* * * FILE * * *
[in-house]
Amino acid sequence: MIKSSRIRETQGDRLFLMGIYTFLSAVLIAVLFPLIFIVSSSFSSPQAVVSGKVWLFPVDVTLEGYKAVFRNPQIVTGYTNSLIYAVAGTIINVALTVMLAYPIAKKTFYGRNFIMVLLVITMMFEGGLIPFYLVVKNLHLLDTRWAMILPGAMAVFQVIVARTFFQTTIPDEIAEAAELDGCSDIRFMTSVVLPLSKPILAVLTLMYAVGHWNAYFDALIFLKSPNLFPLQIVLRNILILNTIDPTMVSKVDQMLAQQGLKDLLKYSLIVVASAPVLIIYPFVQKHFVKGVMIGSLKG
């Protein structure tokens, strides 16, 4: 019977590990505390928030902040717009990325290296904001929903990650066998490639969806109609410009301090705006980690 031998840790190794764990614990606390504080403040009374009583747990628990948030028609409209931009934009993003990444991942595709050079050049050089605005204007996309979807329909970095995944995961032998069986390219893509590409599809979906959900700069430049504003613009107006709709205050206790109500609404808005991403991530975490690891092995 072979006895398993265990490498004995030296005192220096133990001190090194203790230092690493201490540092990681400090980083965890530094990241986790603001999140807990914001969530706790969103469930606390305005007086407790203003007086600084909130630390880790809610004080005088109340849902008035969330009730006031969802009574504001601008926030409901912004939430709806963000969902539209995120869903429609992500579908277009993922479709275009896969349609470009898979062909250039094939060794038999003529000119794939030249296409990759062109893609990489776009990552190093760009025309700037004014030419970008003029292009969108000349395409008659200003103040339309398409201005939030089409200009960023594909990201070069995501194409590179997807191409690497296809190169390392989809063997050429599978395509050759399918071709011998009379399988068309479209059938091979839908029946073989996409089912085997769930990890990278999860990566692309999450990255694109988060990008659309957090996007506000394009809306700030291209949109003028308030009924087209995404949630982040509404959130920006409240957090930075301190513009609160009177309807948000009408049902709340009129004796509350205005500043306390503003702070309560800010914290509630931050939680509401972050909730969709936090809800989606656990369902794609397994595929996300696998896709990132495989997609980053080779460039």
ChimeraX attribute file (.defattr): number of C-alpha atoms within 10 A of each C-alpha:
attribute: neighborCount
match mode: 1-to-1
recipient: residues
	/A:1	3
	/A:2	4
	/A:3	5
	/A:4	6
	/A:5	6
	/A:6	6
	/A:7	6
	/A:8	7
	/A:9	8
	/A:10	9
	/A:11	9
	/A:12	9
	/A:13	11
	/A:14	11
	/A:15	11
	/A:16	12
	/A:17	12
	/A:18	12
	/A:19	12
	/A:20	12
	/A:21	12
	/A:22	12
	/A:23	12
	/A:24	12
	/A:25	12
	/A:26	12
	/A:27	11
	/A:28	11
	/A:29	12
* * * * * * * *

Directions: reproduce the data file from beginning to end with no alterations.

[in-house]
Amino acid sequence: MIKSSRIRETQGDRLFLMGIYTFLSAVLIAVLFPLIFIVSSSFSSPQAVVSGKVWLFPVDVTLEGYKAVFRNPQIVTGYTNSLIYAVAGTIINVALTVMLAYPIAKKTFYGRNFIMVLLVITMMFEGGLIPFYLVVKNLHLLDTRWAMILPGAMAVFQVIVARTFFQTTIPDEIAEAAELDGCSDIRFMTSVVLPLSKPILAVLTLMYAVGHWNAYFDALIFLKSPNLFPLQIVLRNILILNTIDPTMVSKVDQMLAQQGLKDLLKYSLIVVASAPVLIIYPFVQKHFVKGVMIGSLKG
């Protein structure tokens, strides 16, 4: 019977590990505390928030902040717009990325290296904001929903990650066998490639969806109609410009301090705006980690 031998840790190794764990614990606390504080403040009374009583747990628990948030028609409209931009934009993003990444991942595709050079050049050089605005204007996309979807329909970095995944995961032998069986390219893509590409599809979906959900700069430049504003613009107006709709205050206790109500609404808005991403991530975490690891092995 072979006895398993265990490498004995030296005192220096133990001190090194203790230092690493201490540092990681400090980083965890530094990241986790603001999140807990914001969530706790969103469930606390305005007086407790203003007086600084909130630390880790809610004080005088109340849902008035969330009730006031969802009574504001601008926030409901912004939430709806963000969902539209995120869903429609992500579908277009993922479709275009896969349609470009898979062909250039094939060794038999003529000119794939030249296409990759062109893609990489776009990552190093760009025309700037004014030419970008003029292009969108000349395409008659200003103040339309398409201005939030089409200009960023594909990201070069995501194409590179997807191409690497296809190169390392989809063997050429599978395509050759399918071709011998009379399988068309479209059938091979839908029946073989996409089912085997769930990890990278999860990566692309999450990255694109988060990008659309957090996007506000394009809306700030291209949109003028308030009924087209995404949630982040509404959130920006409240957090930075301190513009609160009177309807948000009408049902709340009129004796509350205005500043306390503003702070309560800010914290509630931050939680509401972050909730969709936090809800989606656990369902794609397994595929996300696998896709990132495989997609980053080779460039």
ChimeraX attribute file (.defattr): number of C-alpha atoms within 10 A of each C-alpha:
attribute: neighborCount
match mode: 1-to-1
recipient: residues
	/A:1	3
	/A:2	4
	/A:3	5
	/A:4	6
	/A:5	6
	/A:6	6
	/A:7	6
	/A:8	7
	/A:9	8
	/A:10	9
	/A:11	9
	/A:12	9
	/A:13	11
	/A:14	11
	/A:15	11
	/A:16	12
	/A:17	12
	/A:18	12
	/A:19	12
	/A:20	12
	/A:21	12
	/A:22	12
	/A:23	12
	/A:24	12
	/A:25	12
	/A:26	12
	/A:27	11
	/A:28	11
	/A:29	12